story), which made him almost like family. Tyson stopped by their couch and wrung his meatyhands. His big brown eye was full of concern. “Ella isscared,” he said. “N-n-no more boats,” the harpy muttered to herself,picking furiously at her feathers. “Titanic, Lusitania,Pax…boats are not for harpies.” Leo squinted. He looked at Hazel, who was seatednext to him. “Did that chicken girl just compare my shipto the Titanic?” “She’s not a chicken.” Hazel averted her eyes, as ifLeo made her nervous. “Ella’s a harpy. She’s just alittle…high-strung.” “Ella is pretty,” Tyson said. “And scared. We needto take her away, but she will not go on the ship.” “No ships,” Ella repeated. She looked straight atAnnabeth. “Bad luck. There she is. Wisdom’s daughterwalks alone—” “Ella!” Frank stood suddenly. “Maybe it’s not thebest time—” “The Mark of Athena burns through Rome,” Ellacontinued, cupping her hands over her ears and raising
her voice. “Twins snuff out the angel’s breath, Whoholds the key to endless death. Giants’ bane standsgold and pale, Won through pain from a wovenjail.” The effect was like someone dropping a flashgrenade on the table. Everyone stared at the harpy. Noone spoke. Annabeth’s heart was pounding. The Markof Athena…She resisted the urge to check her pocket,but she could feel the silver coin growing warmer—thecursed gift from her mother. Follow the Mark ofAthena. Avenge me. Around them, the sounds of the feast continued, butmuted and distant, as if their little cluster of couches hadslipped into a quieter dimension. Percy was the first to recover. He stood and tookTyson’s arm. “I know!” he said with feigned enthusiasm. “Howabout you take Ella to get some fresh air? You andMrs. O’Leary—” “Hold on.” Octavian gripped one of his teddy bears,strangling it with shaking hands. His eyes fixed on Ella.“What was that she said? It sounded like—”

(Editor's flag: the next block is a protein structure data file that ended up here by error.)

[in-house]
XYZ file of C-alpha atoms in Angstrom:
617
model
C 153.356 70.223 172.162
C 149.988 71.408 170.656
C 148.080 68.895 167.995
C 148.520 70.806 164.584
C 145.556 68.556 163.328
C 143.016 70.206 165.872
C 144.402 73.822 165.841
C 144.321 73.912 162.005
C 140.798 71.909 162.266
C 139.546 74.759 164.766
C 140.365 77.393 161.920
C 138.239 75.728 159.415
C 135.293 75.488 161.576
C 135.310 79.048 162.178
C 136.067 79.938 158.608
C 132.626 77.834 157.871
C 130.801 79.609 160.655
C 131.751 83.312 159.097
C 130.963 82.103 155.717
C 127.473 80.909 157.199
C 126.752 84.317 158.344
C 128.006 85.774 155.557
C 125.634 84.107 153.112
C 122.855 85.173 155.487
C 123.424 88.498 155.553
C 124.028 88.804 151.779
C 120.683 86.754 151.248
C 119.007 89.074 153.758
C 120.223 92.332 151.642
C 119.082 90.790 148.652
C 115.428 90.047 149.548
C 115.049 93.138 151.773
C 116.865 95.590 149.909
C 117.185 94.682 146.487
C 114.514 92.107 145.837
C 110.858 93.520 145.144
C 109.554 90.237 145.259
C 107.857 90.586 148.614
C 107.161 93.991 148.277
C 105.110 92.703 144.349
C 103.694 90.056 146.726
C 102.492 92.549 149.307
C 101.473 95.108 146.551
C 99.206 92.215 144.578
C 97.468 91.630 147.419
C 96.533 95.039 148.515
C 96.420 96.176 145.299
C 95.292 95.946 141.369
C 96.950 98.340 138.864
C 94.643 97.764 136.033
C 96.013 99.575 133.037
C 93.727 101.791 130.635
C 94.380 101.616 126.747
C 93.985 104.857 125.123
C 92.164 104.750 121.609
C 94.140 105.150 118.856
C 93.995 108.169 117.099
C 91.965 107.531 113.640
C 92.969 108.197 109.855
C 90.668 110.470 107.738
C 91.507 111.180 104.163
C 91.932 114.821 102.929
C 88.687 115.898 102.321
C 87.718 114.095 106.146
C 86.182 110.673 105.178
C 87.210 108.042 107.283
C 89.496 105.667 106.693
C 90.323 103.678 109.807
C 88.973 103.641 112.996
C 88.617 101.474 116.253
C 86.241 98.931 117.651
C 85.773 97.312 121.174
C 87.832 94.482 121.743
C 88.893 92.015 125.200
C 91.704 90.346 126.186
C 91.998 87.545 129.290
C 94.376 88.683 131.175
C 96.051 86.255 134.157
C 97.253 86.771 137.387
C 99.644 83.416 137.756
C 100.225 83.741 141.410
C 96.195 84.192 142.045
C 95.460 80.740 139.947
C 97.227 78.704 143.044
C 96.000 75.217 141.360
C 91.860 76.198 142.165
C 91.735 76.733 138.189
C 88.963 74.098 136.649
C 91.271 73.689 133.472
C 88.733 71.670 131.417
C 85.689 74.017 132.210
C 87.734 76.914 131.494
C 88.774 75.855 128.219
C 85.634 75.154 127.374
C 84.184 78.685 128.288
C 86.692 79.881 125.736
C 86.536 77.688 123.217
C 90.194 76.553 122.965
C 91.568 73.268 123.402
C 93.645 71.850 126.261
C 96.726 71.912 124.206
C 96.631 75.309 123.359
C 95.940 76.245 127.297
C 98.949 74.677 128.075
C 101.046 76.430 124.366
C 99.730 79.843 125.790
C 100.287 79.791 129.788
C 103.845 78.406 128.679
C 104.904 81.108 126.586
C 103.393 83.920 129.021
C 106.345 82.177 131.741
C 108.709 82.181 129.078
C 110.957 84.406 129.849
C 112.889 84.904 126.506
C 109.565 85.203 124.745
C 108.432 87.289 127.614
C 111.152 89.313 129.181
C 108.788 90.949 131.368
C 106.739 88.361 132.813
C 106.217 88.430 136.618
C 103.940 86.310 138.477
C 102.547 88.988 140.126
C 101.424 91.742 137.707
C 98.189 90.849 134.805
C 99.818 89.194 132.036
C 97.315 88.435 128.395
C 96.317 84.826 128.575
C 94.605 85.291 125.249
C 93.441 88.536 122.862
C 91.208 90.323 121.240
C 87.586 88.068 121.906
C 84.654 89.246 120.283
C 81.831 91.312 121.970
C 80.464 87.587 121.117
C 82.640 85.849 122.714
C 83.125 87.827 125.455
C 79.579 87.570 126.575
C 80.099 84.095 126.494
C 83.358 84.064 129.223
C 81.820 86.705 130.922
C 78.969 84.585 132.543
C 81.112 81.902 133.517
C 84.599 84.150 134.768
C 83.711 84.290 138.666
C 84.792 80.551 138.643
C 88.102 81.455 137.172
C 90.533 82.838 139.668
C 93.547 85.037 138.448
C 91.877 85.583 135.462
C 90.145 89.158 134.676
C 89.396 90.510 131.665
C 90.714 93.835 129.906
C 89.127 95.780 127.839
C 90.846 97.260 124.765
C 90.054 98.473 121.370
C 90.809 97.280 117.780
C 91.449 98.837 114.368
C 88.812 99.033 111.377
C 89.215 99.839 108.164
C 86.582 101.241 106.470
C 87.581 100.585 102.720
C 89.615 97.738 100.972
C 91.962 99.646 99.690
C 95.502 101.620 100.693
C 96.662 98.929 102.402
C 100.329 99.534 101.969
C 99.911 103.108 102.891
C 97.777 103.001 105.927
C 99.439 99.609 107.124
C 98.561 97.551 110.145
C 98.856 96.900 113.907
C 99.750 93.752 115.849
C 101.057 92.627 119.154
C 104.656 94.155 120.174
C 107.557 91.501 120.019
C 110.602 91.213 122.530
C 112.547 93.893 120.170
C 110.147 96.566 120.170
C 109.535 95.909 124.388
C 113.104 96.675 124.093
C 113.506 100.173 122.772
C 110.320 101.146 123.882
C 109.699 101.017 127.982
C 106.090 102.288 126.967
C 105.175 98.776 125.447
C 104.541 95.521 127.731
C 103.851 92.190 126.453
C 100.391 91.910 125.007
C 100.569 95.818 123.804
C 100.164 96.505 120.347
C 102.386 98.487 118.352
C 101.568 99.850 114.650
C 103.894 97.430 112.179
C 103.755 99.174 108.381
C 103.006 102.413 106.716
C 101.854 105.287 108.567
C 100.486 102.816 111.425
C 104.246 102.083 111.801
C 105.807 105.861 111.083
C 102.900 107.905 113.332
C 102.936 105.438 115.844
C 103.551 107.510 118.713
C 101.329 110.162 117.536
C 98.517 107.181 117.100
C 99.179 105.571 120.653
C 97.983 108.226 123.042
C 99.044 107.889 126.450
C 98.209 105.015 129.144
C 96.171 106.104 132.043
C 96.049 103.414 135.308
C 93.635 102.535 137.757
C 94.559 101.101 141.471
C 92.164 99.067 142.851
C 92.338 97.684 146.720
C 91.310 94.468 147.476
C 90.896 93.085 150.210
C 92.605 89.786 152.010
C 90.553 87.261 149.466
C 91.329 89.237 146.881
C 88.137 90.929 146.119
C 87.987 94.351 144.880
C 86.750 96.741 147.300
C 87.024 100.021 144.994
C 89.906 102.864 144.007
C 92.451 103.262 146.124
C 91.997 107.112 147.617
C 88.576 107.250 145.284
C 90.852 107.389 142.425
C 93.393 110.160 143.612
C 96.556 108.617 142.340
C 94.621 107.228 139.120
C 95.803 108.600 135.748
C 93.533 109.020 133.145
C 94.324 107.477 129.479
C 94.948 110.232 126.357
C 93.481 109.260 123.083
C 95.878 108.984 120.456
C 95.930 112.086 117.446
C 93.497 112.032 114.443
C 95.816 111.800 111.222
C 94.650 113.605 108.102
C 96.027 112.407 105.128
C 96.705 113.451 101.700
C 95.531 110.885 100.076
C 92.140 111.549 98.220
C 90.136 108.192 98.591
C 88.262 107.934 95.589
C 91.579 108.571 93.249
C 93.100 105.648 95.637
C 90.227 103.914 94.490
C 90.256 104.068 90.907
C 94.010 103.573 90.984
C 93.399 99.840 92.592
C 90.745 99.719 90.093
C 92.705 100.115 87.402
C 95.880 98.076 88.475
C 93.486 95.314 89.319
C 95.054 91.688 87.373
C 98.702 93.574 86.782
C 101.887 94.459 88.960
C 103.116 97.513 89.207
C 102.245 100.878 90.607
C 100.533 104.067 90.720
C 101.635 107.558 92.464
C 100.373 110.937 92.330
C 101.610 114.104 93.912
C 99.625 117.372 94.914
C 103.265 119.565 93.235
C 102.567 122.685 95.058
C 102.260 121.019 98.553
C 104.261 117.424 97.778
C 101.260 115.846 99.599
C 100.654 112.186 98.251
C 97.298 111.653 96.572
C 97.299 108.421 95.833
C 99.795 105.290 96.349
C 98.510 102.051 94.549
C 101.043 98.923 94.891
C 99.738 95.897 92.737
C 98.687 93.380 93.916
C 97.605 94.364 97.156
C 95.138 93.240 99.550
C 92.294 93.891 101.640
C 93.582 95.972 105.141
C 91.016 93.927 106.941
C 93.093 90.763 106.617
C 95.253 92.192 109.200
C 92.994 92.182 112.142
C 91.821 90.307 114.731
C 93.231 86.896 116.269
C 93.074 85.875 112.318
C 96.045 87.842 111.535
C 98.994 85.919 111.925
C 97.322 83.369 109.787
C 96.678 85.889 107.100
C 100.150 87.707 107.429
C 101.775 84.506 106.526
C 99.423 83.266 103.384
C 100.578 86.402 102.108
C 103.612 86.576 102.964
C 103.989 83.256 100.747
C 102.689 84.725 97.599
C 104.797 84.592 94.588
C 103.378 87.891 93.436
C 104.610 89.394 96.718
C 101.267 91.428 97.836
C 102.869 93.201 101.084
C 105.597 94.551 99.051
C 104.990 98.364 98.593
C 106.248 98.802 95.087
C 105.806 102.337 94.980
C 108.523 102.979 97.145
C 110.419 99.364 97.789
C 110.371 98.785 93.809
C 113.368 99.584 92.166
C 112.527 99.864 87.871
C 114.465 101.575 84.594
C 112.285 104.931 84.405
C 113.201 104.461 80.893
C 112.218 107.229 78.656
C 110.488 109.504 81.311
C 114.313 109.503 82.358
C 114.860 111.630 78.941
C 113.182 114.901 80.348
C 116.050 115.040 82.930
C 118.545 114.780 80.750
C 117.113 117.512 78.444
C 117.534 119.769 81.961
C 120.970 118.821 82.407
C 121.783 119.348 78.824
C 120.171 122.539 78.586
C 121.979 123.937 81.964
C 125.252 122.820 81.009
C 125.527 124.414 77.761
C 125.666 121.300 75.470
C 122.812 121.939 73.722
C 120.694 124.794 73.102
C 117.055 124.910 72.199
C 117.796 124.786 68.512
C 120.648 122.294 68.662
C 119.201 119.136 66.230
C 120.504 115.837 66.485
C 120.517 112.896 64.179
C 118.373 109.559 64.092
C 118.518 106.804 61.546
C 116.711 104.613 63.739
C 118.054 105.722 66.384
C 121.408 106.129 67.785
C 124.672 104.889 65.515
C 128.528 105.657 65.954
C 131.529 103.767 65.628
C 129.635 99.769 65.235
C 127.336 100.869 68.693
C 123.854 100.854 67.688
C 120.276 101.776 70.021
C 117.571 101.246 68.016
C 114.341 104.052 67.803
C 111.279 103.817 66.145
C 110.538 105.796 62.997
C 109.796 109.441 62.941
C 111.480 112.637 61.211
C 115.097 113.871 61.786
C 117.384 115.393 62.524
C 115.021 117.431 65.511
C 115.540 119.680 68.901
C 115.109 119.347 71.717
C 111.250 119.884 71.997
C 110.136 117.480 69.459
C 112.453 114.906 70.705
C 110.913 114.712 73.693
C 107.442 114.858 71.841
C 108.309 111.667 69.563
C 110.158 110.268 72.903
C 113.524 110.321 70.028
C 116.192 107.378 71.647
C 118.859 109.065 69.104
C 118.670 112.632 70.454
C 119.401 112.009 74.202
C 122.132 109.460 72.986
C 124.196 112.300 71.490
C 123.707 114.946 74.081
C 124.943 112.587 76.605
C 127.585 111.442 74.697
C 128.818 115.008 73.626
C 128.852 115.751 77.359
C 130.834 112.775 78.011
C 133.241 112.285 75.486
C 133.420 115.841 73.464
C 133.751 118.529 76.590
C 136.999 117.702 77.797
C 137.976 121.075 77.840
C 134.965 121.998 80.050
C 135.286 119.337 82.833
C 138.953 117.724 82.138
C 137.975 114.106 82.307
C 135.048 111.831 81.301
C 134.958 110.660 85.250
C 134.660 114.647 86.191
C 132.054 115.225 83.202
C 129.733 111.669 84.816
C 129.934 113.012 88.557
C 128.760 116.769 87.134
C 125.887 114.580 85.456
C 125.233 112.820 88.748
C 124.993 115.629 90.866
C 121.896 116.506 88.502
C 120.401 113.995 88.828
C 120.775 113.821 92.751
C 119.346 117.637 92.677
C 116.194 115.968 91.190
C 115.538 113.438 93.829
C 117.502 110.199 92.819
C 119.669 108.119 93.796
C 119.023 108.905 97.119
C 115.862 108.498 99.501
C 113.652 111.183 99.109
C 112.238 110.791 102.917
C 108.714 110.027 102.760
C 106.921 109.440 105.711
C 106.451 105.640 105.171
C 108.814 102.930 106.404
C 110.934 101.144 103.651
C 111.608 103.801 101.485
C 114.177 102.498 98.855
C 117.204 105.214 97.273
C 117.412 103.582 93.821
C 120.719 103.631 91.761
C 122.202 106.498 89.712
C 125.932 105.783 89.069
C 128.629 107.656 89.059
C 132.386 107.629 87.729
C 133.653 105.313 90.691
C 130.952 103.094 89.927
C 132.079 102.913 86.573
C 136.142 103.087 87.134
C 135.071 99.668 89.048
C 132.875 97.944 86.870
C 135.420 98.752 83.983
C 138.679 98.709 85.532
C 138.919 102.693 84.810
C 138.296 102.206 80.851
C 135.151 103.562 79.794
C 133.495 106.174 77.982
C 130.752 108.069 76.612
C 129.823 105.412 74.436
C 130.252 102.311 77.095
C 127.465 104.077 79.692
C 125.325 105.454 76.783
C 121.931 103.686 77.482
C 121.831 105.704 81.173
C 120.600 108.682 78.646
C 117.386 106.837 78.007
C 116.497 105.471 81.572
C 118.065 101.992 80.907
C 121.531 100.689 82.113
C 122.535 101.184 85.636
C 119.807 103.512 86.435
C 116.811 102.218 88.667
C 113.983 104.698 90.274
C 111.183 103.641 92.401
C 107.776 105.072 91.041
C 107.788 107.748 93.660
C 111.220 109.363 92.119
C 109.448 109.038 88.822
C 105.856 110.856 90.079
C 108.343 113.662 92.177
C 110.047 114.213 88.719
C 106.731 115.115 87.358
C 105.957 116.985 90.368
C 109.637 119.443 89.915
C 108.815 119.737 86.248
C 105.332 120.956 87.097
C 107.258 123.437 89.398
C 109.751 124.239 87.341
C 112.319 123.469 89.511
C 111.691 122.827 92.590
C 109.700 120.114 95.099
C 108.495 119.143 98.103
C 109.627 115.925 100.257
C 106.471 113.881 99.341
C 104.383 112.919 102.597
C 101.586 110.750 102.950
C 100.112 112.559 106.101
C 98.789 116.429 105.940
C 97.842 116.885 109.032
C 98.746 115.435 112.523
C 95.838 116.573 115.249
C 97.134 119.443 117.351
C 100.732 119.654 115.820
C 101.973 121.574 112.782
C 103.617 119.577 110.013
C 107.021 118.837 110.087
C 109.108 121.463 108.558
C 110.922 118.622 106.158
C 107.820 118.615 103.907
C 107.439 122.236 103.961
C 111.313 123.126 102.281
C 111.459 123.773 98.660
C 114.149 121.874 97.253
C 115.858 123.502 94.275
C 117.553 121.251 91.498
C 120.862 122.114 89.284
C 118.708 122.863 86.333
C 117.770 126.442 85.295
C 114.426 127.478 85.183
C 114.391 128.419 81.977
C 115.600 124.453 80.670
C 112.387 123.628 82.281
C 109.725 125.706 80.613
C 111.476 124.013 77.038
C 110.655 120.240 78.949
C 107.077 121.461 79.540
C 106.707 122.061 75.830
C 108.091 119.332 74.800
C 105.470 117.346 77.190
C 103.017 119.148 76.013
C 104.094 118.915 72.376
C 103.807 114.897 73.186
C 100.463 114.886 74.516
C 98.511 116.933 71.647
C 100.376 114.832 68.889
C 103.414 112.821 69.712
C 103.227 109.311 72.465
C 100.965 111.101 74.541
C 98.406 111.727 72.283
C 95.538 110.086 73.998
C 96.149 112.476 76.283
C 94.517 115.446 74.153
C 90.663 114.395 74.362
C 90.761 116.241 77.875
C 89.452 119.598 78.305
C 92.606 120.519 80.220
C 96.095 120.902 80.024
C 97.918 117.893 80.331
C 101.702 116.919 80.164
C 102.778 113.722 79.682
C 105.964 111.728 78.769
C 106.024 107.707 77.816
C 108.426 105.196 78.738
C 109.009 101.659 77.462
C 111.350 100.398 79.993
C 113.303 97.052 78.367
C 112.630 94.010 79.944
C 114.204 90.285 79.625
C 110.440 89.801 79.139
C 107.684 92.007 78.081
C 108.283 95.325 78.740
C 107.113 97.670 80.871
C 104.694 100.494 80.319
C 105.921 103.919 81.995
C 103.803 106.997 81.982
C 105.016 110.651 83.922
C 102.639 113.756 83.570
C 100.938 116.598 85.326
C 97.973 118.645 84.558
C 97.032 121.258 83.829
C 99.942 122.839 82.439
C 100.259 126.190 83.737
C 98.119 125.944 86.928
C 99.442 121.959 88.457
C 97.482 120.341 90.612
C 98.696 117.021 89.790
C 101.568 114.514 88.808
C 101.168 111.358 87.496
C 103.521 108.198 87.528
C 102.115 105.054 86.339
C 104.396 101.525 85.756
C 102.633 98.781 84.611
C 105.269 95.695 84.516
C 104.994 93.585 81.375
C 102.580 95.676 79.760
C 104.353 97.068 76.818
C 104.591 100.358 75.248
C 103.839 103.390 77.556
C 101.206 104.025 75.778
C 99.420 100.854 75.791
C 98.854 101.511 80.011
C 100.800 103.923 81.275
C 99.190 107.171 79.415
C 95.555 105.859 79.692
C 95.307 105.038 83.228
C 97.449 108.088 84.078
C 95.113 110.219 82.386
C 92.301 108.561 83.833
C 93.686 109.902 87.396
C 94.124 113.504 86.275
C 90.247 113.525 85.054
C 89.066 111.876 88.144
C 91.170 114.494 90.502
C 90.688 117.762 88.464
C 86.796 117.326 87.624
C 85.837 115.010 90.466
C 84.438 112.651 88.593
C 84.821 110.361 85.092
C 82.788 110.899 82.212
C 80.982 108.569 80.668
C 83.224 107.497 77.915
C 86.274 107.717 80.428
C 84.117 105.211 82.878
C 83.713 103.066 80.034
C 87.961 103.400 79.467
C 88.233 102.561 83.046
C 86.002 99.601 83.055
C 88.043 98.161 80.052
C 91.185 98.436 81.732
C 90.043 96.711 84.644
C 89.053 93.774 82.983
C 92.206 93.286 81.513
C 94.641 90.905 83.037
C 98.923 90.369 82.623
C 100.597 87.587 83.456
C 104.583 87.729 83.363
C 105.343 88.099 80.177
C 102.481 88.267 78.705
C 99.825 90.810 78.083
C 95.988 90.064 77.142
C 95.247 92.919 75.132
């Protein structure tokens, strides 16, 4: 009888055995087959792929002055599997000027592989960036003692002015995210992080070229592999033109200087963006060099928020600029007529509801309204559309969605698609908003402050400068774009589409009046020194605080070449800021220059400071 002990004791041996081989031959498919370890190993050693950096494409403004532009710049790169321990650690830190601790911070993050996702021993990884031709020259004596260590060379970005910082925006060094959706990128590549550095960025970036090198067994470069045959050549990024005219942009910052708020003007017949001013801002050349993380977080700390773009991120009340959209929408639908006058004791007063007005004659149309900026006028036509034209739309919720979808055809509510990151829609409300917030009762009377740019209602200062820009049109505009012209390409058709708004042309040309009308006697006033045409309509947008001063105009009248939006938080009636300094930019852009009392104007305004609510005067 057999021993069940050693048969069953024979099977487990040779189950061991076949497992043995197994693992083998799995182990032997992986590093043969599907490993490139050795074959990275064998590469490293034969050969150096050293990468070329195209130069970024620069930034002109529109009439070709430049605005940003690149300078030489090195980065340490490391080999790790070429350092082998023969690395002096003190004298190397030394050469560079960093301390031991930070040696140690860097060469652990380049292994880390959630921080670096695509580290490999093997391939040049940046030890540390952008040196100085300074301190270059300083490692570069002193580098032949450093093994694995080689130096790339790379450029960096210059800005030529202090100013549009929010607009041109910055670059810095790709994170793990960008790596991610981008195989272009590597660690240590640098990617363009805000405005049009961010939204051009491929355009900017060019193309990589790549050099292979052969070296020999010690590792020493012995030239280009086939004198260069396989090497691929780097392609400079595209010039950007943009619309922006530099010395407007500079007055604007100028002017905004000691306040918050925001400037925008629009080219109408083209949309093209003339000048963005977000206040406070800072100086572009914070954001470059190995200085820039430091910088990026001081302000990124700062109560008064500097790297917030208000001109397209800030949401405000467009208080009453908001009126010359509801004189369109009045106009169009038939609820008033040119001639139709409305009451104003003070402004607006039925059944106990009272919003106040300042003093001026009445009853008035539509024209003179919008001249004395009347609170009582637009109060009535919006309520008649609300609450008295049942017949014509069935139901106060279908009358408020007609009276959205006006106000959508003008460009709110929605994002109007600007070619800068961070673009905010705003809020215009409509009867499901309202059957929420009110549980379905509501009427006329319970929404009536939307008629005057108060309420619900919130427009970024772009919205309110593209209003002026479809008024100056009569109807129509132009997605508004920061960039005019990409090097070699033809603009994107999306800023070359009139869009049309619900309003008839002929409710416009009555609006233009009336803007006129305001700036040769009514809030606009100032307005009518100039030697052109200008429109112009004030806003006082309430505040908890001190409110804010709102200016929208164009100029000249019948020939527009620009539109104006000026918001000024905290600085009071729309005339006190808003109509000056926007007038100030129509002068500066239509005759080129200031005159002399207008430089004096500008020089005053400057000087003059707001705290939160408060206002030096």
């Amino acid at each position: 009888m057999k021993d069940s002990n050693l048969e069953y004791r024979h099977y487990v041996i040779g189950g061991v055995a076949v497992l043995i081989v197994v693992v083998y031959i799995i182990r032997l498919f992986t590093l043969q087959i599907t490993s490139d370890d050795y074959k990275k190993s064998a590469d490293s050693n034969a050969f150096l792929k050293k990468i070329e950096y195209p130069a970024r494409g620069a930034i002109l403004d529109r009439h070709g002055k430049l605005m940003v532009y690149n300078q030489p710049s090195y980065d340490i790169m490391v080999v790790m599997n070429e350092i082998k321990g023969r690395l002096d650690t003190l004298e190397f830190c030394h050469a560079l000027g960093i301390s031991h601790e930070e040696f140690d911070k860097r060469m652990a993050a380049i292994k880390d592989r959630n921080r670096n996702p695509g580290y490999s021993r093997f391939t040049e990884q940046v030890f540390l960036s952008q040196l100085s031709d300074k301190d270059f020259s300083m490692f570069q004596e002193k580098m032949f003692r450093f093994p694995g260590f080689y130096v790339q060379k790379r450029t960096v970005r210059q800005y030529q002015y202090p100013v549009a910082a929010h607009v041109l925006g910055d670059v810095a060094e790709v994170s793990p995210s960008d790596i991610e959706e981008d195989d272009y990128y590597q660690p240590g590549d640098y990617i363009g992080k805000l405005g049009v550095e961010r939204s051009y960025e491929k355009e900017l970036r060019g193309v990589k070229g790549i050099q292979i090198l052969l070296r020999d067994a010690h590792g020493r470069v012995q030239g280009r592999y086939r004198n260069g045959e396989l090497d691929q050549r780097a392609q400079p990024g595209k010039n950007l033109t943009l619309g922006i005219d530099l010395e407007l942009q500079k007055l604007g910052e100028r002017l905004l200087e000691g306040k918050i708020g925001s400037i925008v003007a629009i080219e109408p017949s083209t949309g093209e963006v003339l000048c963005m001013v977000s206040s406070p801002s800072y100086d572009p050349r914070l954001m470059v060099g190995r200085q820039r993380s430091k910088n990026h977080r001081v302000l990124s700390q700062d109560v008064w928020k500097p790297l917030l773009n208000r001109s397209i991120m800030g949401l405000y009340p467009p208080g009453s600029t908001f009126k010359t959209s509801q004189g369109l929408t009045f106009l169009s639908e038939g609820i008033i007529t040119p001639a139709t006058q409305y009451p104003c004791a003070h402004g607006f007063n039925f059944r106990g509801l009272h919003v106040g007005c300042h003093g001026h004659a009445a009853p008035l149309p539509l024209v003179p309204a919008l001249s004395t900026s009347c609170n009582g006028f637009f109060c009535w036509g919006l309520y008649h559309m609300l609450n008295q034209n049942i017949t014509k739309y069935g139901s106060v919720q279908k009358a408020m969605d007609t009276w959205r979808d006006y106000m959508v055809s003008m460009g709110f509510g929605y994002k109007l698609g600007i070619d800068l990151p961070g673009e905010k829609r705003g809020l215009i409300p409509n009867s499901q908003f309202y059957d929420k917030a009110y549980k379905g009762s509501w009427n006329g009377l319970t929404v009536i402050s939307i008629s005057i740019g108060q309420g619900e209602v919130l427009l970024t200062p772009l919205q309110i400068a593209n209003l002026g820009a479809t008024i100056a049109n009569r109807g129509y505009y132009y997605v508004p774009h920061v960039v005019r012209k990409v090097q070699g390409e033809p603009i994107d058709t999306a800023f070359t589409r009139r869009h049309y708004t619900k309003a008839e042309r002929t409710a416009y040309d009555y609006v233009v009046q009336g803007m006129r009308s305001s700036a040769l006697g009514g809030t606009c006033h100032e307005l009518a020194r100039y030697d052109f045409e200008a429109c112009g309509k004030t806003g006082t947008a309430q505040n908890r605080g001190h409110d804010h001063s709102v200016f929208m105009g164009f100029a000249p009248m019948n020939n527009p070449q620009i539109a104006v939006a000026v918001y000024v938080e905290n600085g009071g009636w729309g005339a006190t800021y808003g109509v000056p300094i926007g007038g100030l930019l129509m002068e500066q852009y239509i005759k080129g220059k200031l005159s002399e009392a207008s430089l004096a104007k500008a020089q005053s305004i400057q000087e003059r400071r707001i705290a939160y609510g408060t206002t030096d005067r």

“Ella reads a lot,” Frank blurted out. “We found herat a library.” “Yes!” Hazel said. “Probably just something she readin a book.” “Books,” Ella muttered helpfully. “Ella likes books.” Now that she’d said her piece, the harpy seemedmore relaxed. She sat cross-legged on Mrs. O’Leary’sback, preening her wings. Annabeth gave Percy a curious glance. Obviously, heand Frank and Hazel were hiding something. Just asobviously, Ella had recited a prophecy—a prophecythat concerned her. Percy’s expression said, Help. “That was a prophecy,” Octavian insisted. “Itsounded like a prophecy.” No one answered. Annabeth wasn’t exactly sure what was going on, butshe understood that Percy was on the verge of bigtrouble. She forced a laugh. “Really, Octavian? Maybeharpies are different here, on the Roman side. Ourshave just enough intelligence to clean cabins and cook